Photos courtesy of public domain & Detroit Historical Society
If you are from Michigan, you know Vernor’s Ginger Ale. To those of us who were born there, ever lived there or have family from there, you know that we consider it to be the “only” real ginger ale.
To read a history of the background of Vernor’s Ginger Ale, created in Detroit click here.
My grandmother would always offer me Vernor’s if I had an upset stomach. And oh those Boston Coolers (Vernor’s and ice cream). Why aren’t they called Michigan Coolers or Detroit Coolers?
A couple of years ago I went to my cousin’s house just up the coast from me here in California. We had another cousin visiting from Michigan. Guess what was sitting on the counter when I walked in? A BIG bottle of Vernor’s Ginger Ale. So, you get the idea.
As I’m researching my family on my father’s side, I come across a Vernor. Woohoo! Are they related to “the” Vernors? And, how does my family fit in, if it does?
Here is what my research revealed.
Fanny L. Hart, born 14 Sep 1876 in Detroit married Benjamin Granger Vernor born Jul 1871, on 11 Dec 1902 in Detroit, Michigan.
Below is the marriage record. Their parent’s names are listed and match the data that I have.
(CLICK ON ANY IMAGE IN THIS POST, TO ENLARGE IT)
Fanny L. Hart is my 1st cousin 3 times removed.
Here is an obituary for Frances L. “Fanny” Hart Vernor.
With this evidence, I have established that my 1st cousin, 3 times removed, Frances Hart, married Benjamin Vernor and was still married to him at the time of her death. The newspaper announcement of their impending marriage gives her parents names as Mr. & Mrs. Simeon Henry Hart. Simeon Henry Hart is my 2nd great granduncle.
I believe, based on evidence, that Benjamin Granger Vernor is the son of Charles H. Vernor who married Mary Granger, grandson of John T. Vernor & Polly Smith and the nephew of James Vernor, Sr., who invented Vernor’s Ginger Ale.
What proof do I have of this connection?
PARENTS OF BENJAMIN GRANGER VERNOR
- Charles Henry Vernor Sep 1839 to 4 Mar 1928 married on 13 oct 1868 in Detroit, Wayne, Michigan, Mary Lucy or Luce Granger Nov 1845 to 25 Dec 1922
Source: Michigan Marriages, 1851-1875
NOTE: While there are no parents names listed on this marriage record, Polly Vernor (Charles Henry Vernor’s mother) is a witness to the marriage.
- Birth record for Benjamin Granger Vernor, 10 Jul 1871, Detroit, Wayne, Michigan. Here is the text from this record:
Name: Benjamin Granger Vernor
Birth Date: 10 Jul 1871 Birthplace: Detroit, Wayne, Michigan
Father's Name: Charles H. Vernor
Mother's Name: Mary S. Vernor
Indexing Project (Batch) Number: C02142-5
System Origin: Michigan-ODM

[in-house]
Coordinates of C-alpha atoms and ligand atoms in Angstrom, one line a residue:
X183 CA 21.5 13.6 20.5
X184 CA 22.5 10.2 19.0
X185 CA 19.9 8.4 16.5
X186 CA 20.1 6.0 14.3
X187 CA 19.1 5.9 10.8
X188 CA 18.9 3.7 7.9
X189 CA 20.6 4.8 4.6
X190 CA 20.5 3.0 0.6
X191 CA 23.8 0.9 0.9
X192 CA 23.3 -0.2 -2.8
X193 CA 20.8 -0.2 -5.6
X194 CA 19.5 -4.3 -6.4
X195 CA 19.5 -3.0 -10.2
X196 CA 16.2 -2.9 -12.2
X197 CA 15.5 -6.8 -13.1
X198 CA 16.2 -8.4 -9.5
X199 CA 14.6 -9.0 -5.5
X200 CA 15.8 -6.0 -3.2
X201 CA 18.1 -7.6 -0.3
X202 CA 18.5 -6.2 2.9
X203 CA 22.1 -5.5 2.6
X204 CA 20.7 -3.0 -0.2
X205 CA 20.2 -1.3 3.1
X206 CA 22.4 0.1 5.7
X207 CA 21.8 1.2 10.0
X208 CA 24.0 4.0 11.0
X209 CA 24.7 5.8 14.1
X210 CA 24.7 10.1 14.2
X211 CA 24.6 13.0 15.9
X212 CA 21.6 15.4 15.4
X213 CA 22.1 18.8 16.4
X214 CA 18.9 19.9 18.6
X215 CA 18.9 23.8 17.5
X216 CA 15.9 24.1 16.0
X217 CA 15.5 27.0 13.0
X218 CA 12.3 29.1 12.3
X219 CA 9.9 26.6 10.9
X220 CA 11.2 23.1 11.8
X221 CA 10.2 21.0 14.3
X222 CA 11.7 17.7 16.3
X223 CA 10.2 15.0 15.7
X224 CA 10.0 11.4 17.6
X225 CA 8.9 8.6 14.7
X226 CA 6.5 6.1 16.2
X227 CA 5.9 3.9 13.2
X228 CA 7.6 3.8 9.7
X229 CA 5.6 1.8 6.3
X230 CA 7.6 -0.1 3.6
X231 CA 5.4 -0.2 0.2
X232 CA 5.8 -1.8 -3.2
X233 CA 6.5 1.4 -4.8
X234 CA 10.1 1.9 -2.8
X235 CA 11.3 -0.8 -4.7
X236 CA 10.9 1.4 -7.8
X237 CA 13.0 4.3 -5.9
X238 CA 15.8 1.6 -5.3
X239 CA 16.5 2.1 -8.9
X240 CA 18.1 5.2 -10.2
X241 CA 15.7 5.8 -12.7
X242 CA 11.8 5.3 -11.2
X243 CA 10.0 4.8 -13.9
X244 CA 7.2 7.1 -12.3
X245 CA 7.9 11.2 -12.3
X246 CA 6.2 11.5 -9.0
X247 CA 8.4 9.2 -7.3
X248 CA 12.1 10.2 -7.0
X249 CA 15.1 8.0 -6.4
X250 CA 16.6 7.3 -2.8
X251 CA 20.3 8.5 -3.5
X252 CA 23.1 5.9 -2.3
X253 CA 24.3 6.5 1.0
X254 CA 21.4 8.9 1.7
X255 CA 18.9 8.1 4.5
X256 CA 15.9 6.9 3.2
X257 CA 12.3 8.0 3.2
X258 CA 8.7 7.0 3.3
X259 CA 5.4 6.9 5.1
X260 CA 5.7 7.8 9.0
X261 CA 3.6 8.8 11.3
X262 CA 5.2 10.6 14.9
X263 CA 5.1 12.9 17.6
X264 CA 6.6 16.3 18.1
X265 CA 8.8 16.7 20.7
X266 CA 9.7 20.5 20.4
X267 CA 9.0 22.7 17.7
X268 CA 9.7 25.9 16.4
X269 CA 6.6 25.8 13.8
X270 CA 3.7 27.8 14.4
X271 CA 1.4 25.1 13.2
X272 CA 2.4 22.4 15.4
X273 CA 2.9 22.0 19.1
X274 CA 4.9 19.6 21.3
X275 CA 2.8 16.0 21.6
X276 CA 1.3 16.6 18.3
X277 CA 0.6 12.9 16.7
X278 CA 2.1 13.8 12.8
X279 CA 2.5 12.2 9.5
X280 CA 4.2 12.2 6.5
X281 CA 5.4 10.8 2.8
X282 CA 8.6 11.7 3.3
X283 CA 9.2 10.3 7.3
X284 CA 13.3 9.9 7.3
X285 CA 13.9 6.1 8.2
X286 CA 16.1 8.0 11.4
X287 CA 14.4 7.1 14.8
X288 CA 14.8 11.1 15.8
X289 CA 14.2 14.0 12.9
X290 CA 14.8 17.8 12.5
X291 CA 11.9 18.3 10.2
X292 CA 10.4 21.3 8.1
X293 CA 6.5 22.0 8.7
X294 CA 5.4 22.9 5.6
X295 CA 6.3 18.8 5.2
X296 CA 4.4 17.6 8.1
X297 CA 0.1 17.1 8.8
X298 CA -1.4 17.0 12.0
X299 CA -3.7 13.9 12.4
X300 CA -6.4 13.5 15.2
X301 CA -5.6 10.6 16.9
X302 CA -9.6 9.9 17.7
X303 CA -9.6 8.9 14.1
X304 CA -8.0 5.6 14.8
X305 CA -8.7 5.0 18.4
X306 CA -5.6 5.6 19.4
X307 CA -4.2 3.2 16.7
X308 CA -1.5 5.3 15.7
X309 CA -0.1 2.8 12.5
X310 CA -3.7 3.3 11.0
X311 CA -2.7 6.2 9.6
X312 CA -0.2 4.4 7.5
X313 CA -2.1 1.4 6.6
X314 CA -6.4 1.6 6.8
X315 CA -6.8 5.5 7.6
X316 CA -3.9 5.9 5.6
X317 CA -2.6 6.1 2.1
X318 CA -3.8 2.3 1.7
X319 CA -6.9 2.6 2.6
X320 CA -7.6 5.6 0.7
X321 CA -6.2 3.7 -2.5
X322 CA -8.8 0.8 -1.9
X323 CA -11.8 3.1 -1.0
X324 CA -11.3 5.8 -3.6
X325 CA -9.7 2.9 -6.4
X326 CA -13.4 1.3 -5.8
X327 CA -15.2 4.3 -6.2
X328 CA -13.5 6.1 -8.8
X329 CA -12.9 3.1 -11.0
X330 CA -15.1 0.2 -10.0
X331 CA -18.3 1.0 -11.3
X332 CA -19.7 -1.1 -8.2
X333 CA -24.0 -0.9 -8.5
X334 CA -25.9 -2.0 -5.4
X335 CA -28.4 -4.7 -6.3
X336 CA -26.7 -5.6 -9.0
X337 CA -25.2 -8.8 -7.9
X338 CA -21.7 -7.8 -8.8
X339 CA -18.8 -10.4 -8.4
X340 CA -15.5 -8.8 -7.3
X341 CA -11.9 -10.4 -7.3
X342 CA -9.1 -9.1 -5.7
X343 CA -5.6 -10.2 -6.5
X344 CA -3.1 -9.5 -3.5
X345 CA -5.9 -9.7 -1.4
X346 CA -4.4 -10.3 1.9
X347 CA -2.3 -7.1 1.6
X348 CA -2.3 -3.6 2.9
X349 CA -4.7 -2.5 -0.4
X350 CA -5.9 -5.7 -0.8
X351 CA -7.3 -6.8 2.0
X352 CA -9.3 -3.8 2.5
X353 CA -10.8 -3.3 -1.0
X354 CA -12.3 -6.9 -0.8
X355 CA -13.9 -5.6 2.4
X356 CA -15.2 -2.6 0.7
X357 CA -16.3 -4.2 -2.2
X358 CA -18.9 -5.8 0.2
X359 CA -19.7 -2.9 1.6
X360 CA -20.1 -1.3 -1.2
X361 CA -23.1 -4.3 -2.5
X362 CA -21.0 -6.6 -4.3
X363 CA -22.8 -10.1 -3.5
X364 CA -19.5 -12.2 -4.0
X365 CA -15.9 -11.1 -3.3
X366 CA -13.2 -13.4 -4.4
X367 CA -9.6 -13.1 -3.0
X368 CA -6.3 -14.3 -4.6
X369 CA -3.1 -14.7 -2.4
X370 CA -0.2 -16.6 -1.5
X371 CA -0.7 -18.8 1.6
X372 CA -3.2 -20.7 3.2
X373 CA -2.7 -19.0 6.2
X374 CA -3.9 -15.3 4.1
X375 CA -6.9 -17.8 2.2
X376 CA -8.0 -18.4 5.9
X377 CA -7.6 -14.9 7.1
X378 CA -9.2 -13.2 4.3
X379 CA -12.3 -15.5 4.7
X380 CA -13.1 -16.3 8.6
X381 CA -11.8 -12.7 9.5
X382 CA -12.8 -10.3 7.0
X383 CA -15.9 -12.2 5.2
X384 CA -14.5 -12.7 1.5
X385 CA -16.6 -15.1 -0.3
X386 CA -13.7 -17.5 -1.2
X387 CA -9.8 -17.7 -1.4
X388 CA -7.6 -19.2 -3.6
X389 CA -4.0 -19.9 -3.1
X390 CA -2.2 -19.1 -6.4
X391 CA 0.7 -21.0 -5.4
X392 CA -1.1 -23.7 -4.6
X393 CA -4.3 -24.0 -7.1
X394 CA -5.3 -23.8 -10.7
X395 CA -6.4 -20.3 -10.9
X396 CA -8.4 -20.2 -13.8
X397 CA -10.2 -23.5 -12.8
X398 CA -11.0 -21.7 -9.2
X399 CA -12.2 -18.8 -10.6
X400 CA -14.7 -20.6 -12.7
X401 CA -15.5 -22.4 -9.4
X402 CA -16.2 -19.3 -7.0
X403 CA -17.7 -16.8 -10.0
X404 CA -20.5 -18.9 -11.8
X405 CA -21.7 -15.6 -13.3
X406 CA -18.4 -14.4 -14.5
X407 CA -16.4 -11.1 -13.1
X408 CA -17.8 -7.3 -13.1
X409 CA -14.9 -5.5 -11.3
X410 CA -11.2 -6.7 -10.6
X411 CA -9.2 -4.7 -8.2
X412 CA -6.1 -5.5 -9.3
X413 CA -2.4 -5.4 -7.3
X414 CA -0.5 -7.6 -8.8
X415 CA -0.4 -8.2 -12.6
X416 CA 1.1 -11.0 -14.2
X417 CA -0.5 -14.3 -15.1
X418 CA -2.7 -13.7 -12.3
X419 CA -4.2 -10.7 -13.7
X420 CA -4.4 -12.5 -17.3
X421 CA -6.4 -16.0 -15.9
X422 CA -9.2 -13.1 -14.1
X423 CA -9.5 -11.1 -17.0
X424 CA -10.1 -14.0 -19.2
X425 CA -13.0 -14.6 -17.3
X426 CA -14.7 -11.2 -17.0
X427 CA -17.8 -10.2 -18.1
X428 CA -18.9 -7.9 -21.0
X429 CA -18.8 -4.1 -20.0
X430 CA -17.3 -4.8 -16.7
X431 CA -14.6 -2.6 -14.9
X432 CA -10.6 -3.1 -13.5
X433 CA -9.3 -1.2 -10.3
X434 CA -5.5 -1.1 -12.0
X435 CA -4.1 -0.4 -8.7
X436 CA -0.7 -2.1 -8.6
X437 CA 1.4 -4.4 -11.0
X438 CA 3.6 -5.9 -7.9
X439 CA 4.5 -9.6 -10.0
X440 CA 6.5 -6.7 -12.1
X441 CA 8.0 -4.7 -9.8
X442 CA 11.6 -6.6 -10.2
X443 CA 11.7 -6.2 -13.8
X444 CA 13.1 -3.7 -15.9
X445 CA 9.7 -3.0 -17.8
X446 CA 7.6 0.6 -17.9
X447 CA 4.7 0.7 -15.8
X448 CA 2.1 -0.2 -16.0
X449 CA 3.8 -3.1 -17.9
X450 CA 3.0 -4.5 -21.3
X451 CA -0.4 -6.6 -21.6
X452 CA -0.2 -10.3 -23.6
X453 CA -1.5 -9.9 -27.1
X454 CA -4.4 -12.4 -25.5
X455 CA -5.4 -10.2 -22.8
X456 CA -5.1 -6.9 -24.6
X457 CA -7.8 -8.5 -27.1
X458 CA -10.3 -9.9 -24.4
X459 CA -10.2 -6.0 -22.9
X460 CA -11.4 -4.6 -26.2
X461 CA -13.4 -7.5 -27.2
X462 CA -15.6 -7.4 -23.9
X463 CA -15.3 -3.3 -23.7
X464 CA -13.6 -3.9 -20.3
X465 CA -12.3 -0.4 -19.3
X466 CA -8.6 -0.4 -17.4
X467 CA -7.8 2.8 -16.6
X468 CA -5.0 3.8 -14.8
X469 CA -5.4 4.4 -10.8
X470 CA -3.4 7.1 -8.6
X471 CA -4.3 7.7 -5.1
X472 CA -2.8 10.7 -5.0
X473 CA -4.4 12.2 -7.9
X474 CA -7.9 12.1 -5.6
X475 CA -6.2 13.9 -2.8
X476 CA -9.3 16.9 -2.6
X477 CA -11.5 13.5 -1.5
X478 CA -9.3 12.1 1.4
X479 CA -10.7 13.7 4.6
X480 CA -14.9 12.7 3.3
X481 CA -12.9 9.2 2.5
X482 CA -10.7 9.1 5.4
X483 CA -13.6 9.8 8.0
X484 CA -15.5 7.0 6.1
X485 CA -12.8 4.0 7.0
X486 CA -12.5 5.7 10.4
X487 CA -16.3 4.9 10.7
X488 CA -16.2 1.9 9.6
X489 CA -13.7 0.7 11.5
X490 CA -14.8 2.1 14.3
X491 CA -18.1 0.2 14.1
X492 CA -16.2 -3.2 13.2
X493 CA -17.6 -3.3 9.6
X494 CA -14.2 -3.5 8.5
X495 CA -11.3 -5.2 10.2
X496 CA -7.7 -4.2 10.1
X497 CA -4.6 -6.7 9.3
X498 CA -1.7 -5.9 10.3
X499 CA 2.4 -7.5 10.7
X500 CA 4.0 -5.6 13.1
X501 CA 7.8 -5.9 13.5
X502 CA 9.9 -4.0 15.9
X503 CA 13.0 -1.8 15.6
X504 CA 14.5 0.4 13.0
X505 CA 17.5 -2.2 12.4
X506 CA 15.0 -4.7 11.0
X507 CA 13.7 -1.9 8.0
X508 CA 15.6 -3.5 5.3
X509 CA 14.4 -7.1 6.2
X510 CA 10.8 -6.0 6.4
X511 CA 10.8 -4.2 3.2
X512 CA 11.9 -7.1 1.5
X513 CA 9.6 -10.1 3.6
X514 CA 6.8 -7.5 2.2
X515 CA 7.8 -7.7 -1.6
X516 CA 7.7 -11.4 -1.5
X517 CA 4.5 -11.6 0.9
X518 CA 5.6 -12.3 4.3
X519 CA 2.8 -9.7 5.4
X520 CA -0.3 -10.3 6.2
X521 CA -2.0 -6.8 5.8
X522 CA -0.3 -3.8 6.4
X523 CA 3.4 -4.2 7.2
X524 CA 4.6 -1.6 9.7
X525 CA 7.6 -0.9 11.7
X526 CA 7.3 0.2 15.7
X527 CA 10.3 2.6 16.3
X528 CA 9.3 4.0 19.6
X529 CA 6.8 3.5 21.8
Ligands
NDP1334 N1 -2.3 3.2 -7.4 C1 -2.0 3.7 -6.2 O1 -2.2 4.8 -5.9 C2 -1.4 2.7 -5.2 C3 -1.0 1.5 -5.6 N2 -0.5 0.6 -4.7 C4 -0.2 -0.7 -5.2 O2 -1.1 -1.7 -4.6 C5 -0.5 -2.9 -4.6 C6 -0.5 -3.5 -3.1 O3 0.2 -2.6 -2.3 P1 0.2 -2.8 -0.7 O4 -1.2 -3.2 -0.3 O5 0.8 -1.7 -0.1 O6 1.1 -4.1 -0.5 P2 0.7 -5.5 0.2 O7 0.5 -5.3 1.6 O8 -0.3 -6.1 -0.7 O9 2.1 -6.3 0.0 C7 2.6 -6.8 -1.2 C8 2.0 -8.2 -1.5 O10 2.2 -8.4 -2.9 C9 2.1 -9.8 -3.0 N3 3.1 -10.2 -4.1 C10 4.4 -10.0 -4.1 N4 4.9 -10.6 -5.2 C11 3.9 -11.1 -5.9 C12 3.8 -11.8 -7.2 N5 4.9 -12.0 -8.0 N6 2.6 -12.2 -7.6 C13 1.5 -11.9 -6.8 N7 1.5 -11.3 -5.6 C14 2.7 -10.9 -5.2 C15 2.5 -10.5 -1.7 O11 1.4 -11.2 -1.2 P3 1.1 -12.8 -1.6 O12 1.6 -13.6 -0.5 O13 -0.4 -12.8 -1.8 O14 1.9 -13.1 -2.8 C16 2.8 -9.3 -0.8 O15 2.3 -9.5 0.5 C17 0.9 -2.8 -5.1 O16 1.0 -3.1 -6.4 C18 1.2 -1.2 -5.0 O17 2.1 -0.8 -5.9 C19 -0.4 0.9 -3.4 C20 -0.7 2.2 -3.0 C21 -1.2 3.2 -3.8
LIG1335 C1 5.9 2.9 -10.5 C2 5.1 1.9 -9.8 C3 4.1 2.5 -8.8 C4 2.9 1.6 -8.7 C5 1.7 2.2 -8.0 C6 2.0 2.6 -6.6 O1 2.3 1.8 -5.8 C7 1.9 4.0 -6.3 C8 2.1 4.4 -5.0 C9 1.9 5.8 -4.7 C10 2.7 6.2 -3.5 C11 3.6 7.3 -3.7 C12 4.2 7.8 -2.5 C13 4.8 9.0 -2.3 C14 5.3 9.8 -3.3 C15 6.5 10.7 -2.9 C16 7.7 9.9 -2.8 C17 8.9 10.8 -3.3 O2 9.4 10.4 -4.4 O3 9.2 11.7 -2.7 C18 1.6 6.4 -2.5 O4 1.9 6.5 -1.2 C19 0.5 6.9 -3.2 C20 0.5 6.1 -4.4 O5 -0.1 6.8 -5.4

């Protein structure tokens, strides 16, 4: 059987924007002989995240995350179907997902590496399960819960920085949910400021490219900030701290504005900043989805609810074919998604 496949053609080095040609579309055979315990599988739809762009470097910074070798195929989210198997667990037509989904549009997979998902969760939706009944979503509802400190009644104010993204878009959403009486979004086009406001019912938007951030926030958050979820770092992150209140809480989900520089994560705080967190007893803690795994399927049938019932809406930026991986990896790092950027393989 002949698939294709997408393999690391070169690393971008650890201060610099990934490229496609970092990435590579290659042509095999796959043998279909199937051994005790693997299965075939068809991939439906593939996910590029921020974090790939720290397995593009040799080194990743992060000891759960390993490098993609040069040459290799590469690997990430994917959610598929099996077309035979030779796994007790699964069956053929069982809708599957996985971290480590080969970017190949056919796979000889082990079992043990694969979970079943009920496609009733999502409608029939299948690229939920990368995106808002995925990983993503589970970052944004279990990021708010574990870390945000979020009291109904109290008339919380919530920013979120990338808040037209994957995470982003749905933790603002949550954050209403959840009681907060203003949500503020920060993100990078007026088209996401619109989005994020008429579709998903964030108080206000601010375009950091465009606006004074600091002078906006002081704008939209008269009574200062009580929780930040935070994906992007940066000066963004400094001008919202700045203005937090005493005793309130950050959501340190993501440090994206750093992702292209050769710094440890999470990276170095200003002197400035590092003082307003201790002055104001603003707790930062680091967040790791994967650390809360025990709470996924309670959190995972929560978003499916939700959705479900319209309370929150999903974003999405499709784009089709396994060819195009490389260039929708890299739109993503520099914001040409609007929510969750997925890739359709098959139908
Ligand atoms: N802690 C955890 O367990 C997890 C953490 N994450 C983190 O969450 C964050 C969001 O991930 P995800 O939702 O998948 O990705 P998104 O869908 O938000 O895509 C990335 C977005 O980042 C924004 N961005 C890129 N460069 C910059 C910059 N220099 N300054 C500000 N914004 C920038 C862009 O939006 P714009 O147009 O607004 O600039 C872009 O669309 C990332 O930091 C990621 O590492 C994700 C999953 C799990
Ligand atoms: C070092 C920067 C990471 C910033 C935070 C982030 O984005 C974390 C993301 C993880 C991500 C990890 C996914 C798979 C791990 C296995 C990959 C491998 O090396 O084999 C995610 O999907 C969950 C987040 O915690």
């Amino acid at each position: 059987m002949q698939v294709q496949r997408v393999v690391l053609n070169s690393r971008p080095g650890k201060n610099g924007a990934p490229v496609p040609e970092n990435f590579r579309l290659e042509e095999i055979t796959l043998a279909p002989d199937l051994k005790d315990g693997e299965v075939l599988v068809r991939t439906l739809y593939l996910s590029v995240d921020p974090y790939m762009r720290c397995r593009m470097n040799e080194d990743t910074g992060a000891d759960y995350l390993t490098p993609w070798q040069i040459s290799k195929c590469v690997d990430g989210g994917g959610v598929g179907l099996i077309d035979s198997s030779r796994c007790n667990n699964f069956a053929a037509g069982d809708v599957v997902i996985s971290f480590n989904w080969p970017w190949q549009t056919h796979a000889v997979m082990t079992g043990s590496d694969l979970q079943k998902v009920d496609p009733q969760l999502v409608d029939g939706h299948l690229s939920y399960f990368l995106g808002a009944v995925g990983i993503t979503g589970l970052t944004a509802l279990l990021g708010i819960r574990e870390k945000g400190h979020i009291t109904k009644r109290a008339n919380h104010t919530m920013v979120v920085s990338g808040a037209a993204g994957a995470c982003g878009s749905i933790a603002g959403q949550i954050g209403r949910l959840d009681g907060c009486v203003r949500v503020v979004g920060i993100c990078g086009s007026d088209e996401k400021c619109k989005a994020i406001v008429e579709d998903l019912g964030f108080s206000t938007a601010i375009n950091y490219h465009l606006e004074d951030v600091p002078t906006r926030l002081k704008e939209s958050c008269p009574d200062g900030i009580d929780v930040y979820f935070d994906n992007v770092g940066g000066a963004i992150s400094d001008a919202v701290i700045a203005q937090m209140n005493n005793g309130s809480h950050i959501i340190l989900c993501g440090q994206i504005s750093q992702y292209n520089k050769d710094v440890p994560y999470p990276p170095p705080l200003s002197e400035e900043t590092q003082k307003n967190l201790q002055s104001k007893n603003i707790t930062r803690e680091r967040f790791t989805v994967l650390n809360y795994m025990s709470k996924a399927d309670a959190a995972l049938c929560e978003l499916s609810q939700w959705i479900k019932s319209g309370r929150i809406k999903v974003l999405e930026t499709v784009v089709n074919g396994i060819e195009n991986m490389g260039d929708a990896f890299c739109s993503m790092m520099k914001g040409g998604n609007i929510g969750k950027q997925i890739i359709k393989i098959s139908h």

Source Film Number: 1377655
- 1880 census, Detroit, Wayne, Michigan has Charles & his wife Mary in a household with their daughter, Edna, age 10, son Benjamen G., age 8 and daughter Winifred, age 2.
- 1900 census, Detroit, Wayne, Michigan has Charles H. Vernor, and his wife Mary, with son Benjamin G., age 28 and single, daughter Edna, age 30 and single and daughter Winifred, age 21 and single. Benjamin is working as a bank teller. He remains in that profession the rest of his life.
There are other pieces of evidence, but I’ll move on.
PARENTS OF CHARLES HENRY VERNOR AND HIS CONNECTION TO JAMES VERNOR, SR., Inventor of Vernor’s Ginger Ale.
- Charles is named in the obituary of his brother, James Vernor, Sr. Detroit Free Press 30 Oct 1927, page 1. (Image below)
- 1860 census – J. T. Vernor and his wife Polly are living in Detroit with children: J.S., Elizabeth, Harriet, Charles H. and James (Image below)
I’m certain there is more evidence out there. But, for the purposes of this post, I will stop here.
While not related very closely, I am still able to say that there is a family connection to the Vernor’s. James Vernor, Sr., (inventor & purveyor of Vernor’s Ginger Ale) is my 1st cousin 3 times removed's husband's uncle.
TIP: In conducting this research, I’ve given you an example of how to connect the dots in your own research. One record at a time you come to a conclusion, based on evidence. Sometimes that conclusion is negative and sometimes it’s positive. Keep track of these conclusions and how you reached them. I use the notes section in my Legacy software to keep track of my own progress and conclusions. What do you use?
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Copyright © 2010-2016 Diane Gould Hall
ALL RIGHTS RESERVED. NO USE WITHOUT PERMISSION
Very fun connection, Diane,and very instructive post. It's interesting how some foods and beverages are regional. My dad was a big fan of Moxie, a New England soda, but definitely an aquired taste.ReplyDelete
Vernor's IS the only real ginger ale! I am no longer in Michigan and I do MISS my favorite drink! This is an awesome connection :)ReplyDelete
It really is, NikiMarie. I can find it out here in California, pretty easily. Those other "so called" ginger ales taste nothing like it.Delete
Thanks for stopping by.
What a fun discovery! It takes some real patience to slowly connect things one bit at a time,but your results are proof it's worth the effort. Good post.ReplyDelete
It was a fun one Michelle. I love that process of connecting the dots and putting the families together piece by piece. Very rewarding, as you know.Delete